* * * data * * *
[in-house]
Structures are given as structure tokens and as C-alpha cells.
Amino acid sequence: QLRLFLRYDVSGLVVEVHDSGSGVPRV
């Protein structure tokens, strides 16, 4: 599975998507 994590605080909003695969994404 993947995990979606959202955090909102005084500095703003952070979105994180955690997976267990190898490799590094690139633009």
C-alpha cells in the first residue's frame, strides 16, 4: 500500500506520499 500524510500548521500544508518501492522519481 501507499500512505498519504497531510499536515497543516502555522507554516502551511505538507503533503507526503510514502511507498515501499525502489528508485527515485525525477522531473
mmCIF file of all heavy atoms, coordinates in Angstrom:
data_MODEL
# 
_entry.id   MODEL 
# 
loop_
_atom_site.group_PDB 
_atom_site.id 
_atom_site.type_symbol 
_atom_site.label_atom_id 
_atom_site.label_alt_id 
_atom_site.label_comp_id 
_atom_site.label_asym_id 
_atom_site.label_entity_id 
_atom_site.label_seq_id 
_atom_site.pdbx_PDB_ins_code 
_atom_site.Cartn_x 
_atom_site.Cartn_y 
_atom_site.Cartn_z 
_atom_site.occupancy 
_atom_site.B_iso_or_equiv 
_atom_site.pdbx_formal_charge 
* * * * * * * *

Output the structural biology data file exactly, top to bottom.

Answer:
[in-house]
Structures are given as structure tokens and as C-alpha cells.
Amino acid sequence: QLRLFLRYDVSGLVVEVHDSGSGVPRV
């Protein structure tokens, strides 16, 4: 599975998507 994590605080909003695969994404 993947995990979606959202955090909102005084500095703003952070979105994180955690997976267990190898490799590094690139633009």
C-alpha cells in the first residue's frame, strides 16, 4: 500500500506520499 500524510500548521500544508518501492522519481 501507499500512505498519504497531510499536515497543516502555522507554516502551511505538507503533503507526503510514502511507498515501499525502489528508485527515485525525477522531473
mmCIF file of all heavy atoms, coordinates in Angstrom:
data_MODEL
# 
_entry.id   MODEL 
# 
loop_
_atom_site.group_PDB 
_atom_site.id 
_atom_site.type_symbol 
_atom_site.label_atom_id 
_atom_site.label_alt_id 
_atom_site.label_comp_id 
_atom_site.label_asym_id 
_atom_site.label_entity_id 
_atom_site.label_seq_id 
_atom_site.pdbx_PDB_ins_code 
_atom_site.Cartn_x 
_atom_site.Cartn_y 
_atom_site.Cartn_z 
_atom_site.occupancy 
_atom_site.B_iso_or_equiv 
_atom_site.pdbx_formal_charge 